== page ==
British leaders are calling on Bangladesh's military-backed interim government to lift emergency rule and begin the transition back to a democracy.
British Foreign Secretary David Miliband says he hopes the government will fulfill its promise to hold elections before the end of the year. Miliband made the remarks Saturday in Bangladesh's capital, Dhaka, as he concluded two days of talks with the country's top leaders.
Miliband also pushed for dialogue between the government and political parties.
Bangladeshi leaders have said the caretaker government is fully committed to holding elections and inviting opposition parties into the political process.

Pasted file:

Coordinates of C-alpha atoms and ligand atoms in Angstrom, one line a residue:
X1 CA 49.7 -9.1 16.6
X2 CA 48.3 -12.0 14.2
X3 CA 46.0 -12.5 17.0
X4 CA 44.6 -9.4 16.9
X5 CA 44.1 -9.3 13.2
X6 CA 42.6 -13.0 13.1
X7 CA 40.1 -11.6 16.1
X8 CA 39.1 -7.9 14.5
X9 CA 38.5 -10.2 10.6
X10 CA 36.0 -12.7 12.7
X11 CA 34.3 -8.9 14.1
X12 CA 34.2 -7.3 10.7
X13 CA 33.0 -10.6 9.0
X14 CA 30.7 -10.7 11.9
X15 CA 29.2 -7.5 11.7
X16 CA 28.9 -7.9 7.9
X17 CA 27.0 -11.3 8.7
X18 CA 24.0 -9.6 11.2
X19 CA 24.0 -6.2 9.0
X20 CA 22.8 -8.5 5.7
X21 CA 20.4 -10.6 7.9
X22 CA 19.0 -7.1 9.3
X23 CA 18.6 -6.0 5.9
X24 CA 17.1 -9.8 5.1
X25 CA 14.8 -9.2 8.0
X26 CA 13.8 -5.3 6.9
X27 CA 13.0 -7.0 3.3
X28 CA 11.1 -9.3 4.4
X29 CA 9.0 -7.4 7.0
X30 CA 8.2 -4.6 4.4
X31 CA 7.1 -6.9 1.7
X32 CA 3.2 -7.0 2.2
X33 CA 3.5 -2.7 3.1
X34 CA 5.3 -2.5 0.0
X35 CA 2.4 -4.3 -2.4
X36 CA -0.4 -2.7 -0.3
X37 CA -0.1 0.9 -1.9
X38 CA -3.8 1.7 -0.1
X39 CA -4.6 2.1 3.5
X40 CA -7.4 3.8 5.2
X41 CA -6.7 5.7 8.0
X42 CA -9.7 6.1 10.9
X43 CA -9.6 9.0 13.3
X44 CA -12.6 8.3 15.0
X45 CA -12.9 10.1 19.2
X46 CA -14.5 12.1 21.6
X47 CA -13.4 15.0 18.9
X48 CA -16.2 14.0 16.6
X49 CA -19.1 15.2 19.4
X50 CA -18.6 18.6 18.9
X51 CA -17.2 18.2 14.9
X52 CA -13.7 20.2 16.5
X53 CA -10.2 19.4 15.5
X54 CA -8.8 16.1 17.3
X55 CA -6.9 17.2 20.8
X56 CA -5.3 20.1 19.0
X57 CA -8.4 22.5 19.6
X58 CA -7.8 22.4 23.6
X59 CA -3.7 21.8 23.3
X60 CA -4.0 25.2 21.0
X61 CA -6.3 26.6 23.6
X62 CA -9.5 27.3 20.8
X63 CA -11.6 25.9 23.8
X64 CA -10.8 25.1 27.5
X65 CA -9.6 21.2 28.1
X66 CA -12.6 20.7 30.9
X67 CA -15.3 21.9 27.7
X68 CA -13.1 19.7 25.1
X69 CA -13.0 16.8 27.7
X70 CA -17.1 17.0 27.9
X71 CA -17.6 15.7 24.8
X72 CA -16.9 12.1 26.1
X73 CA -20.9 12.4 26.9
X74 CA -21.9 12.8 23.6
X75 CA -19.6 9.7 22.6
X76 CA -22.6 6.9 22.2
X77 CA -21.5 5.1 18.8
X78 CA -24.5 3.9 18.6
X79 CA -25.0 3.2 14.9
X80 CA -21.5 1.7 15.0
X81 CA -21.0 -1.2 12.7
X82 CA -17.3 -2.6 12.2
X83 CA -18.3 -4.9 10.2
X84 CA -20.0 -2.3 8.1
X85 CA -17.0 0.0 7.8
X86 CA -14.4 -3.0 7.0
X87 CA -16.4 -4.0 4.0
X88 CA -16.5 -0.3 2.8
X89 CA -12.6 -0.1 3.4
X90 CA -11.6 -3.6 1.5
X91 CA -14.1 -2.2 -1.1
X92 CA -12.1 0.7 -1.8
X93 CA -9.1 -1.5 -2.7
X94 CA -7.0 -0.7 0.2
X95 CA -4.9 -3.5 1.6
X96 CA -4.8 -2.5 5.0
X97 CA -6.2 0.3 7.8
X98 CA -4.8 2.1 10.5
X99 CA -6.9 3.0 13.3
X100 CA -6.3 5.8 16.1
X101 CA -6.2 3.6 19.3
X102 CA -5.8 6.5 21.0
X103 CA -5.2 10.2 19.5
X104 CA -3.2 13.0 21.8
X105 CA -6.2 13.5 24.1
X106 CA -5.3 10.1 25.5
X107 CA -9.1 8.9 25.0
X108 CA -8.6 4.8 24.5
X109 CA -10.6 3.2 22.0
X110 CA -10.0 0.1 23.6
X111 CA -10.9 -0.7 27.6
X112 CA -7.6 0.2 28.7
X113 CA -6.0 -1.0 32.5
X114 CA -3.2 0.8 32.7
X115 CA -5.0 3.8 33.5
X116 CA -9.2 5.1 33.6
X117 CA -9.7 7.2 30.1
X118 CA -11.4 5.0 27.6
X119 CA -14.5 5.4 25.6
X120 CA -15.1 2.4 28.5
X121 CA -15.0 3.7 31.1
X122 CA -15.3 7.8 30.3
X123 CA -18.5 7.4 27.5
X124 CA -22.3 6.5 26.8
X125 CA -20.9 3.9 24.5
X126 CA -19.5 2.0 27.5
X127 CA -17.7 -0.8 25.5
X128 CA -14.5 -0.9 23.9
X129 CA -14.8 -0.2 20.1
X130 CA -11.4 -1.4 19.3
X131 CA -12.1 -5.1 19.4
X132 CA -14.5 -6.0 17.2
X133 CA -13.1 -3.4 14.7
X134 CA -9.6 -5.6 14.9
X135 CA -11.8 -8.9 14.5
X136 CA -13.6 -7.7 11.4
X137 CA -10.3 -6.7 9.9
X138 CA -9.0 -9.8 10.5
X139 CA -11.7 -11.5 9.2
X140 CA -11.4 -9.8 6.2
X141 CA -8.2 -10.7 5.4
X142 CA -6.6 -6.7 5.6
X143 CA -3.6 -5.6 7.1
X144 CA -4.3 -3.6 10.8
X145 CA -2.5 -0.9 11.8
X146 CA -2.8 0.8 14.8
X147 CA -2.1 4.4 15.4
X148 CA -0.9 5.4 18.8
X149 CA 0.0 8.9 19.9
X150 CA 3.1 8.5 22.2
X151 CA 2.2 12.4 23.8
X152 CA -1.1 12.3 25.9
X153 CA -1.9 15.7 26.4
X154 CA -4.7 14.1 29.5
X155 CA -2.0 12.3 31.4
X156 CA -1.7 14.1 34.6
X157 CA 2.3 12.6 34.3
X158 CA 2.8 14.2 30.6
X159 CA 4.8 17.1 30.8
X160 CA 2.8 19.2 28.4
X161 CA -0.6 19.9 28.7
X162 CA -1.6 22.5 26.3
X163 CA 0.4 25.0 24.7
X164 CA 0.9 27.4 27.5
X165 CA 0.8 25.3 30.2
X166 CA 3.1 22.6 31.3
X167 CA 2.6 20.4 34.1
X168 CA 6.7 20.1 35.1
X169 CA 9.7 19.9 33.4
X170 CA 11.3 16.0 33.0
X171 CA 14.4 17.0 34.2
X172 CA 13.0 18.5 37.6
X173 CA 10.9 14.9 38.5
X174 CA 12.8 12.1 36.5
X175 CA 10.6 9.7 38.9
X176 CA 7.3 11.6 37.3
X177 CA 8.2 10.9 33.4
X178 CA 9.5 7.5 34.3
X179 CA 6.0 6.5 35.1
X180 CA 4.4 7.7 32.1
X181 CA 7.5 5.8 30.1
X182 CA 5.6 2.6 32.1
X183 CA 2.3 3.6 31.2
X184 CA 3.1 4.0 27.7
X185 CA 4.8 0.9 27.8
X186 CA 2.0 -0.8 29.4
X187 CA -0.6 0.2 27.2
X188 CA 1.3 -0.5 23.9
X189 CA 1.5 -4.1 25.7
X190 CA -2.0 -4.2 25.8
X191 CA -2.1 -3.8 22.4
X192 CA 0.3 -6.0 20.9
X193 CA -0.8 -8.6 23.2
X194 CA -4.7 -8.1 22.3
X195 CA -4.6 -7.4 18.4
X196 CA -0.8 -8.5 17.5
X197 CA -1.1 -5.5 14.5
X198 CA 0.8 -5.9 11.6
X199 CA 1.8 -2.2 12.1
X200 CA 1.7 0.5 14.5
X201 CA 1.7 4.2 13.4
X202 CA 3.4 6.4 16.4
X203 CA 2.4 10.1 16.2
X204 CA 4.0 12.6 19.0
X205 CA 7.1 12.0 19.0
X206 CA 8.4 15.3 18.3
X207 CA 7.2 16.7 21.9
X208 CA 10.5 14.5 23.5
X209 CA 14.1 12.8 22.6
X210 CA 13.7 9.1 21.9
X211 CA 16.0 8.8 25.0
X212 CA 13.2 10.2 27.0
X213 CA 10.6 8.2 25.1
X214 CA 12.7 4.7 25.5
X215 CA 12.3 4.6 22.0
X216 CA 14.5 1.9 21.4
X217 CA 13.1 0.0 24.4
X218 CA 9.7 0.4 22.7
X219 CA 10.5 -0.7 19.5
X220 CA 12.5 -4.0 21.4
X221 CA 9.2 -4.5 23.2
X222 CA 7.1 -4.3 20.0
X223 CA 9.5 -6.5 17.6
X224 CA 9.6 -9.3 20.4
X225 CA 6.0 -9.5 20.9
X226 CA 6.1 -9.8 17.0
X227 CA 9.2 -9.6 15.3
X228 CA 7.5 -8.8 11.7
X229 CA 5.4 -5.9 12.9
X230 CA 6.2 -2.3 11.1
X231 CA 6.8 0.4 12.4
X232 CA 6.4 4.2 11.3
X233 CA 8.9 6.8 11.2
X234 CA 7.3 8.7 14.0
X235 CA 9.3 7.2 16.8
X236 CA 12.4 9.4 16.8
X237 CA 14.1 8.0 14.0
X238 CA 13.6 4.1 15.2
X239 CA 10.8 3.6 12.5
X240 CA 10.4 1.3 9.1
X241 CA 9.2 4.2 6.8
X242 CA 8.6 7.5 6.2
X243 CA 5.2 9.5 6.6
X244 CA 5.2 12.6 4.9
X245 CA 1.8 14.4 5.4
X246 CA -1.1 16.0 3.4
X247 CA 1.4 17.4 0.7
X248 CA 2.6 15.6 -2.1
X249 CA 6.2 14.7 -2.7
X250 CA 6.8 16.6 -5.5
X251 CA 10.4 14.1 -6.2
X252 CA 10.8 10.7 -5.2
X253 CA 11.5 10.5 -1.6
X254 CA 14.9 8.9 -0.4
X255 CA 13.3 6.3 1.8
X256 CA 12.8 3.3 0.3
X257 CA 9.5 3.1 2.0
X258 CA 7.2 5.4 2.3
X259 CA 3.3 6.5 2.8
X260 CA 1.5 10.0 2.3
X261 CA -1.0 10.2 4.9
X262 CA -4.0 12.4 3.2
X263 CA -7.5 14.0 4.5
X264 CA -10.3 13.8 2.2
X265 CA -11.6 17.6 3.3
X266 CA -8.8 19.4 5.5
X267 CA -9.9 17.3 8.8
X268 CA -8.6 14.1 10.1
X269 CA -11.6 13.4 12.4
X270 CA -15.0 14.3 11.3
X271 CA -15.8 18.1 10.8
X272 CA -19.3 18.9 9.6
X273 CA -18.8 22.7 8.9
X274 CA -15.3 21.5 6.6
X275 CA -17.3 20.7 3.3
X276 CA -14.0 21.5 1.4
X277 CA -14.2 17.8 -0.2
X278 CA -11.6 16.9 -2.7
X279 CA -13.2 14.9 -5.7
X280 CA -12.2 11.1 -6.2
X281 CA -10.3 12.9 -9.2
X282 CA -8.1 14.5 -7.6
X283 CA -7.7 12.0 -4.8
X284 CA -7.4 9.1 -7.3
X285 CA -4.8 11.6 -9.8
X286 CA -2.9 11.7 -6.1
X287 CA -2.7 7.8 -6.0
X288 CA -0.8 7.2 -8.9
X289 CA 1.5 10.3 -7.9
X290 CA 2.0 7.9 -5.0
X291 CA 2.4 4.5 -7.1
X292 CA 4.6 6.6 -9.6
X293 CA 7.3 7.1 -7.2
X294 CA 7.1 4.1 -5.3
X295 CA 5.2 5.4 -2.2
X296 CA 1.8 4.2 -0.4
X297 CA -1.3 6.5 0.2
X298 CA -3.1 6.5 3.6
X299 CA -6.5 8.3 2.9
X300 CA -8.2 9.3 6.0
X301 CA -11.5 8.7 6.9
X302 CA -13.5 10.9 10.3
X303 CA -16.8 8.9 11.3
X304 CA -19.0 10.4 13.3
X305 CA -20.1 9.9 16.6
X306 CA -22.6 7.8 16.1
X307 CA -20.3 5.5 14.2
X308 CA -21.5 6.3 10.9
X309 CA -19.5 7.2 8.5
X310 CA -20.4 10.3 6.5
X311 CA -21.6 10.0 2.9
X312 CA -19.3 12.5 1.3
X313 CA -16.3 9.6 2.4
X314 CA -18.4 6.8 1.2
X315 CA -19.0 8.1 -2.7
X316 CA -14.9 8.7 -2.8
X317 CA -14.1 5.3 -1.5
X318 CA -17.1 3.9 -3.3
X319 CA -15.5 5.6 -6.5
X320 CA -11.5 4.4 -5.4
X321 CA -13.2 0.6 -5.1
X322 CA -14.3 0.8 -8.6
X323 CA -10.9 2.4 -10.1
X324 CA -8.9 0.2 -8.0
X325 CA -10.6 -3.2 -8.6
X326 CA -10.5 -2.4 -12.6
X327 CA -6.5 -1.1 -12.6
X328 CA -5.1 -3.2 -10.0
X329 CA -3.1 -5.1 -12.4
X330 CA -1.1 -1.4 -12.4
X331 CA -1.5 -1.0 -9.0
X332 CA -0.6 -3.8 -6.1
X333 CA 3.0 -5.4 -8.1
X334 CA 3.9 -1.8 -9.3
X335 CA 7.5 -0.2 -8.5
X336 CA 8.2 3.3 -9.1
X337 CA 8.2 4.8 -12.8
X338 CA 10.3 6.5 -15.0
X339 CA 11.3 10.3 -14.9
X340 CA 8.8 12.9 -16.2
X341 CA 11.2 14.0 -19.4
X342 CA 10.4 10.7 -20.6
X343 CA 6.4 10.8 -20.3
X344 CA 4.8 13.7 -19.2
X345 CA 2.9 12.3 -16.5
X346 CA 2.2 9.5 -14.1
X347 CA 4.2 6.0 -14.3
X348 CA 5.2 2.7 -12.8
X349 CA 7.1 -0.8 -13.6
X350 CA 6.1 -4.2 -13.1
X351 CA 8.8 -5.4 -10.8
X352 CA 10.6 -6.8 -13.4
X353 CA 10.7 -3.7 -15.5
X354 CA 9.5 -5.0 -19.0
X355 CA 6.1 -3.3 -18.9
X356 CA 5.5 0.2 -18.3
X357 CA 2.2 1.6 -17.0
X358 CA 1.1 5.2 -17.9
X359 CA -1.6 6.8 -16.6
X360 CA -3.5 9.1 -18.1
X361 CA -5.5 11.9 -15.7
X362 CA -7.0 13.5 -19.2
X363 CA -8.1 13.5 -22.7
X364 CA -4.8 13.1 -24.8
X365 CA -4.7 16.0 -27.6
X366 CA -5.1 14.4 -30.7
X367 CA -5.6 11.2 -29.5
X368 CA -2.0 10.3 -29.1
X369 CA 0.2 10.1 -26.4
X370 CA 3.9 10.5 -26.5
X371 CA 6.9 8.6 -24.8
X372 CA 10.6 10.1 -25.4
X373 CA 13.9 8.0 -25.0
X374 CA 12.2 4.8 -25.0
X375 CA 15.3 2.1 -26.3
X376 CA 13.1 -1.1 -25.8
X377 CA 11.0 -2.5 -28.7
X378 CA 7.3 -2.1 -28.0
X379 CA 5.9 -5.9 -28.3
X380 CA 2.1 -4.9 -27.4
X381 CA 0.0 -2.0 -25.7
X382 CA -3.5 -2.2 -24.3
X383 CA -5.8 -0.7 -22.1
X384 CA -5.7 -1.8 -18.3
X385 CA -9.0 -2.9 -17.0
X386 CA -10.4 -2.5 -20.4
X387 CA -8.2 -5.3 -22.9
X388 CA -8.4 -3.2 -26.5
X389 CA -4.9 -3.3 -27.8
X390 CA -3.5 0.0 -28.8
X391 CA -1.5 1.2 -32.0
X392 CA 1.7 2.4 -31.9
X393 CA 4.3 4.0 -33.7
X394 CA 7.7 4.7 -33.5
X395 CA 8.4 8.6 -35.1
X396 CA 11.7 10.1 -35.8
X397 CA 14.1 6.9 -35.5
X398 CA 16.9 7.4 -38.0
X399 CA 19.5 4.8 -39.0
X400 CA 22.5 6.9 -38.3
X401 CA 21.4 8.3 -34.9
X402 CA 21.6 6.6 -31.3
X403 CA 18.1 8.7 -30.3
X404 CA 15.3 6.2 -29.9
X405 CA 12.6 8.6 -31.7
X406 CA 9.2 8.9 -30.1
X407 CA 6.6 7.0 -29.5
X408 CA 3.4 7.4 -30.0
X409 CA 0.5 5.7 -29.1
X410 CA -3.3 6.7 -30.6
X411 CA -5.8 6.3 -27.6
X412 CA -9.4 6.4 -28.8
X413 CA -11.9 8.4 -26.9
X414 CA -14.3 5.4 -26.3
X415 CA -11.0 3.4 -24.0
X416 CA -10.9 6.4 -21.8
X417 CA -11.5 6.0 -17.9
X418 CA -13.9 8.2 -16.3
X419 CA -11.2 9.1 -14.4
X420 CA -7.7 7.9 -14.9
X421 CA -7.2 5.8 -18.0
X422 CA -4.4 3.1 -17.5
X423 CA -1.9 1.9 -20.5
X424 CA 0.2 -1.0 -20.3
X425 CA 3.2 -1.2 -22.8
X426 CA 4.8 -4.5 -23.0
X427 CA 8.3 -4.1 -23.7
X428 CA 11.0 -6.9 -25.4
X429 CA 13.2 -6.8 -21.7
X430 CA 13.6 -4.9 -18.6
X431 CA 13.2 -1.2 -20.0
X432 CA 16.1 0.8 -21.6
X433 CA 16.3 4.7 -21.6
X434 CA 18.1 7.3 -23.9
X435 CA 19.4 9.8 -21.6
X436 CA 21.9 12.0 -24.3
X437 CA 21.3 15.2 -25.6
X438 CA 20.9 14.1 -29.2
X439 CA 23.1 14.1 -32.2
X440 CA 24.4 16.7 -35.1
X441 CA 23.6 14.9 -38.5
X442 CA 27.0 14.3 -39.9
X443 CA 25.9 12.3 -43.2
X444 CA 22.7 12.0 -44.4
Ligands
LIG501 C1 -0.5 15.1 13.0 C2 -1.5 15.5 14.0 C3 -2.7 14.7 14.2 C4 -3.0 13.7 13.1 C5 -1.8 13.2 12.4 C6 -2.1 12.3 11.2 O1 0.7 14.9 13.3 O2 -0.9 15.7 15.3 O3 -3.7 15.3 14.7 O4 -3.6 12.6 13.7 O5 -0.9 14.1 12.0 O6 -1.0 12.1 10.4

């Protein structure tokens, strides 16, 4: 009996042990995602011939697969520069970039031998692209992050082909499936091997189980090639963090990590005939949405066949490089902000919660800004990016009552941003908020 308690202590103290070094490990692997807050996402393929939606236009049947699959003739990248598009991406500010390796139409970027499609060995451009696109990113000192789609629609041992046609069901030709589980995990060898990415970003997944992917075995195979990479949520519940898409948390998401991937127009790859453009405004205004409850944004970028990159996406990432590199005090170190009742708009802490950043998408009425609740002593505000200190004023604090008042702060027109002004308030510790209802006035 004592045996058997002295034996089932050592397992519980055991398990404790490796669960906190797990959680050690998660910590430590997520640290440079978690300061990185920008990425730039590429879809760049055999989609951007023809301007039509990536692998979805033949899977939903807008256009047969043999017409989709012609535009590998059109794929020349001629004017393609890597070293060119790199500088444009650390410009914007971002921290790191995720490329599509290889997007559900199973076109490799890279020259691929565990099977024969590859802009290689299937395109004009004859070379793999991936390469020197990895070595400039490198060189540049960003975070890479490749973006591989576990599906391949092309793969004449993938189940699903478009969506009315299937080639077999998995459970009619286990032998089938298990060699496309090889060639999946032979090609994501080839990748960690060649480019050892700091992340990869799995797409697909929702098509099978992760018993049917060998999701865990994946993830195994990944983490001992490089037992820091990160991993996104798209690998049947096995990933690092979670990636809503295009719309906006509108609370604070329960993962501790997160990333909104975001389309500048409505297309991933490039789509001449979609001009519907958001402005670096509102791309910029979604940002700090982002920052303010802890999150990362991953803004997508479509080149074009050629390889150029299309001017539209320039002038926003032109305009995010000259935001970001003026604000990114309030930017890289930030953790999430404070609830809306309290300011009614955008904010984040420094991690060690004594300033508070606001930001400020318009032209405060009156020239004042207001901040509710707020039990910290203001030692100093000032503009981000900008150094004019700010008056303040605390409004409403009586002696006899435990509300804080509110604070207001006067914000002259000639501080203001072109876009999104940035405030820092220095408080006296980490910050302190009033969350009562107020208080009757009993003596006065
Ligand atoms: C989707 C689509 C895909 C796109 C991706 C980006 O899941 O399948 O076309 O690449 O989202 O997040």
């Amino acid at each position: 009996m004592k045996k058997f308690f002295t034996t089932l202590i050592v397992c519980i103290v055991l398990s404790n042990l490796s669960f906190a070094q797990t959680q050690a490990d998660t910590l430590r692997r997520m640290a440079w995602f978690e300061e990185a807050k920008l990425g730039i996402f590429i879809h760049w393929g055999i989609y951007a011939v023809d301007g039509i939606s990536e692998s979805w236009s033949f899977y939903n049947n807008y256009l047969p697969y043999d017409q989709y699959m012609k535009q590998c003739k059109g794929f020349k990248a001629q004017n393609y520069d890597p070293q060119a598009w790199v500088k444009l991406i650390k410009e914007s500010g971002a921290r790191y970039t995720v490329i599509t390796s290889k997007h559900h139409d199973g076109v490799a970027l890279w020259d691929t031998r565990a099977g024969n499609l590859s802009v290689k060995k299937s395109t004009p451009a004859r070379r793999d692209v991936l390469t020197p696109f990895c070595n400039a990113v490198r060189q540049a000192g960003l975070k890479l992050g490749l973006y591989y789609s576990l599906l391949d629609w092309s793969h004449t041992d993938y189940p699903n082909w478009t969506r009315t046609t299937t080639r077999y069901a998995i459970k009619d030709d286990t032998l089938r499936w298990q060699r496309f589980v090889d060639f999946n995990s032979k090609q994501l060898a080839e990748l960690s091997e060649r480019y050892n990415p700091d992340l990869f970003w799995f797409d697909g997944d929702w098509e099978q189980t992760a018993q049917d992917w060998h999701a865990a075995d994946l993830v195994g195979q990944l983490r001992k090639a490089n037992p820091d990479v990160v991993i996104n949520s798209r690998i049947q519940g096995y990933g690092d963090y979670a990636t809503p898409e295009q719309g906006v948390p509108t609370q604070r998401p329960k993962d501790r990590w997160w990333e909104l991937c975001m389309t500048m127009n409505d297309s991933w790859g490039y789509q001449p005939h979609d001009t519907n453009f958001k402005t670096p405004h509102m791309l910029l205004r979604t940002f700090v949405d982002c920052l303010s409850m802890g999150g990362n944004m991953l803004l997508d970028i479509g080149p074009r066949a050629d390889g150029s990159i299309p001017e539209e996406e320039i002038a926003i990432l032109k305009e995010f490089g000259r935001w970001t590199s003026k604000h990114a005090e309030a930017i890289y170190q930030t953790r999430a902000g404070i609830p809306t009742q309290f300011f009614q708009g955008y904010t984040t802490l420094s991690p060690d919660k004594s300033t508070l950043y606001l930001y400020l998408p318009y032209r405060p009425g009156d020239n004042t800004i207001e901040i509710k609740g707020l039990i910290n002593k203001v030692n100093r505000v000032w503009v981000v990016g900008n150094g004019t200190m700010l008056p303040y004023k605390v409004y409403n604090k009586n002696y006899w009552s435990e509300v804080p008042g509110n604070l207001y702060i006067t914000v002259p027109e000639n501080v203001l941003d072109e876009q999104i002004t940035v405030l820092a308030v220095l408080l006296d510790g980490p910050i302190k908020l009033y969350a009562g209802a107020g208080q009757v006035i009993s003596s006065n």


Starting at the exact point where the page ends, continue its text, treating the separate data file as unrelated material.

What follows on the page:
Bangladesh's emergency government took power in January 2007 following months of political violence that led to the postponement of elections. The interim administration has pledged to hold fresh polls, after cleaning up the country's notoriously corrupt politics.
At least 150 government officials, including two former prime ministers, have been rounded up on corruption charges since last year.
The interim government has also instituted a number of reforms including separating the judiciary from executive control.
US officials have also called for an end to the state of emergency in Bangladesh and the holding of elections.